During yesterday evening’s climate-change town hall, South Bend mayor Pete Buttigieg pulled out one of his favorite rhetorical tricks: insisting that it’s immoral not to support his preferred progressive policies. Here’s part of what he had to say about this last night:
Let’s talk in language that is understood across the heartland about faith. If you believe that God is watching as poison is being belched into the air of creation, and people are being harmed by it, countries are at risk of vanishing in low-lying areas, what do you suppose God thinks of that? I bet he thinks it’s messed up. You don’t have to be religious to see the moral dimensions of this because frankly every religious and non-religious moral tradition tells us that we have some responsibility of stewardship, some responsibility for taking care of what’s around us, not to mention taking care of our neighbor. . . . At least one way of talking about this is that it’s a kind of sin.
This is far from the first time that the good mayor has tried to frame left-wing policy as the only acceptable course for a moral nation. In April, he told USA Today columnist Kirsten Powers that those on the Left “need to not be afraid to invoke arguments that are convincing on why Christian faith is going to point you in a progressive direction.”
In other words, if you’re a real Christian, you’d better be a progressive — and more specifically, you’d better get on board with Mayor Pete’s policy proposals. This common refrain also has led Buttigieg throughout the campaign to outright condemn Republicans as insufficiently Christian, and even as moral hypocrites.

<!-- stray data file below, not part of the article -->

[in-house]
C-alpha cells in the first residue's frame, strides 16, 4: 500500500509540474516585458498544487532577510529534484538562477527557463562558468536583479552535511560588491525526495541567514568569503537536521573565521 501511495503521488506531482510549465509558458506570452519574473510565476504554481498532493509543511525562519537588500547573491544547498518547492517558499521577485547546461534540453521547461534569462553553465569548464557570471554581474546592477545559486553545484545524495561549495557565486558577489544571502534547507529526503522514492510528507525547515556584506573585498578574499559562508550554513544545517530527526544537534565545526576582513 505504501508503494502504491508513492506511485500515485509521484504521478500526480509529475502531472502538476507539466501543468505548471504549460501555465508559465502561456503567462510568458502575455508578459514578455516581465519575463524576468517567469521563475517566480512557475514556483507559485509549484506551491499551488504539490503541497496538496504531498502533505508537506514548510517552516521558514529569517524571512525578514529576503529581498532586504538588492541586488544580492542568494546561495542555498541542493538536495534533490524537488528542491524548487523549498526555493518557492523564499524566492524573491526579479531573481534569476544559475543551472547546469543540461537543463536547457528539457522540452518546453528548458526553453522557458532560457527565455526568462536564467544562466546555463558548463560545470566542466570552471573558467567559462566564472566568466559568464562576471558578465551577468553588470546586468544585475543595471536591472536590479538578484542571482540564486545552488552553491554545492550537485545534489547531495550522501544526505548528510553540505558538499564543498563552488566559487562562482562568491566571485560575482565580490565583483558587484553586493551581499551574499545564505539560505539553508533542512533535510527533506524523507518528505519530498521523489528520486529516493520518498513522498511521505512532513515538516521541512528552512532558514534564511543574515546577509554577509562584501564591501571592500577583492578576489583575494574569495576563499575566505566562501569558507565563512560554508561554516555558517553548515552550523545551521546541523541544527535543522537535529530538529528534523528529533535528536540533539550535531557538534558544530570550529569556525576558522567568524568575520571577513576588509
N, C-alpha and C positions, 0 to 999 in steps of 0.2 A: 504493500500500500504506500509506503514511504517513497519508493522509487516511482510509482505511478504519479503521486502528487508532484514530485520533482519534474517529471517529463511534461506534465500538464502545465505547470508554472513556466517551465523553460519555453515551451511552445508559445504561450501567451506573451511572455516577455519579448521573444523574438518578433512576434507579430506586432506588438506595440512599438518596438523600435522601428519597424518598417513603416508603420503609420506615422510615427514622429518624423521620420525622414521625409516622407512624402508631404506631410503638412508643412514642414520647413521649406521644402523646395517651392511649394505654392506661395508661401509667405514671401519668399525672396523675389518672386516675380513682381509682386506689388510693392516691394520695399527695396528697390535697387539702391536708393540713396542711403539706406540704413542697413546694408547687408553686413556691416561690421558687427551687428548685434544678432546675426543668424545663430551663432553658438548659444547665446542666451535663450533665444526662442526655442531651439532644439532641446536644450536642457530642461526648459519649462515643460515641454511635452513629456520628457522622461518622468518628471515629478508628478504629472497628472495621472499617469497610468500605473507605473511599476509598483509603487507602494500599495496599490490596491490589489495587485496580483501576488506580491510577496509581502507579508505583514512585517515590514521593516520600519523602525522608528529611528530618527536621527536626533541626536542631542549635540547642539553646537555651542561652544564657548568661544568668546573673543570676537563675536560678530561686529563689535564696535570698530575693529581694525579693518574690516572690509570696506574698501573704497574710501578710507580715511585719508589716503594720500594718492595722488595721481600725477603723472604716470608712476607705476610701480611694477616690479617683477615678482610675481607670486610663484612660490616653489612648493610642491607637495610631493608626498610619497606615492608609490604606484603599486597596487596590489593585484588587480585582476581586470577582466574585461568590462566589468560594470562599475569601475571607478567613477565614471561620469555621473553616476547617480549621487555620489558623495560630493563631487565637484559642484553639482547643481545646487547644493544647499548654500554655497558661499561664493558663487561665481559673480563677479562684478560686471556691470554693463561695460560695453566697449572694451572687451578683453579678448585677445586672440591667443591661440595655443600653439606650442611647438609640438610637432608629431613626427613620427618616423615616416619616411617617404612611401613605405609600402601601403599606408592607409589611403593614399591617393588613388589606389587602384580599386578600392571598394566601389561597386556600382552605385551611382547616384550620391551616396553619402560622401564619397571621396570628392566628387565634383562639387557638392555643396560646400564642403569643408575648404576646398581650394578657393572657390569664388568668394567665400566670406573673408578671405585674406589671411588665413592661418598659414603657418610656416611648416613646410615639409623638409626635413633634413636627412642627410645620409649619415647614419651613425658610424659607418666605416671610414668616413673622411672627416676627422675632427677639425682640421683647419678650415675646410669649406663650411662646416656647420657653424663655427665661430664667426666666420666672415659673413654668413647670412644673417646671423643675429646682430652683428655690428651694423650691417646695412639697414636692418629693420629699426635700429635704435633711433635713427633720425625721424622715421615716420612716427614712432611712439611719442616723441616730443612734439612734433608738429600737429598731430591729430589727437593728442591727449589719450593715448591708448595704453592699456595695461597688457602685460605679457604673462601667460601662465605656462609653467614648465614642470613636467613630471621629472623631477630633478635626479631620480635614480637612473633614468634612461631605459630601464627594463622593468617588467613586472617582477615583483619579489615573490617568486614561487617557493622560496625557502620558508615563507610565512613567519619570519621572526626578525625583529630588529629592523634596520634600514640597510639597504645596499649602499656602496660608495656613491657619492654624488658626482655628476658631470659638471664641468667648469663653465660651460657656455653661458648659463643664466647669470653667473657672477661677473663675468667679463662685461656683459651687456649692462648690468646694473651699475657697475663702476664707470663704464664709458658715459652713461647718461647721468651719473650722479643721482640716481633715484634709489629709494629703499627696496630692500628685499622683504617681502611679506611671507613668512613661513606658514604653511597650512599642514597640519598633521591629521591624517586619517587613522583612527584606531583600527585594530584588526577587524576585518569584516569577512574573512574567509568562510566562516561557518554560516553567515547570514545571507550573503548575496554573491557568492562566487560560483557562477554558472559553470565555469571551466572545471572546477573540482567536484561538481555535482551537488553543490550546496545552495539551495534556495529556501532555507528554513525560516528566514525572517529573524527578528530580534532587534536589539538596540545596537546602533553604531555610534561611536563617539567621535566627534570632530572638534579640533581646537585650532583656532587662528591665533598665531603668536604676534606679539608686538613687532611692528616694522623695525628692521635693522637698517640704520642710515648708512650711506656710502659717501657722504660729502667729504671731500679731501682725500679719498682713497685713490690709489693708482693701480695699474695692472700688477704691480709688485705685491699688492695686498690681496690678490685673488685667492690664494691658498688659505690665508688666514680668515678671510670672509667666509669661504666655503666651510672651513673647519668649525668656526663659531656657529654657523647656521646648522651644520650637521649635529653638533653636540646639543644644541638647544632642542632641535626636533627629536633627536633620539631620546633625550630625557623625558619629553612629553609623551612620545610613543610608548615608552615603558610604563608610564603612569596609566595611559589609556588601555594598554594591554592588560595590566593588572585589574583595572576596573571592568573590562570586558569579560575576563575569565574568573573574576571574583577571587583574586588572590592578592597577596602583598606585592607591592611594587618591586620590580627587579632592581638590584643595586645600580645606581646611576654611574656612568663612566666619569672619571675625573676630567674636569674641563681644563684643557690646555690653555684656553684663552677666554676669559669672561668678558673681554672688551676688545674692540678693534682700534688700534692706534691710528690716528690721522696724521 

“For a party that associates itself with Christianity, to say that . . . God would smile on the division of families at the hands of federal agents, that God would condone putting children in cages, has lost all claim to ever use religious language again,” Buttigieg said in the June primary debate. In last month’s debate, he castigated “so-called conservative Christian senators” for failing to raise the minimum wage “when scripture says that whoever oppresses the poor taunts their maker.”
And he was at it yet again this morning, saying during an appearance on Morning Joe that Republicans will face “a reckoning” for supposedly promoting policies that don’t line up with Christian values:
For the party and the movement known for beating other people on the head with their faith or their interpretation of their faith, it makes no sense to literally vote to take food away from the hungry, to essentially be practicing the very thing that not just the Christian scriptural tradition but so many others tell us we’re not supposed to do in terms of harming other people. I do think there’s going to be a reckoning over that. There are a lot of people sitting in the pews hearing political conservatism all around them wondering whether that really matches what we’re being told to do and how we’re supposed to do it.
Not only is Buttigieg’s moral certitude off-putting and arrogant, but it’s also a weapon he chooses to wield inconsistently. When it comes to abortion, for instance — an issue on which Christian teaching is incredibly clear, and contradictory to his own position — he has repeatedly demurred on whether it’s ever appropriate for government to draw lines to protect unborn human life, calling it an “unknowable” moral question. Which is it, Mayor Pete?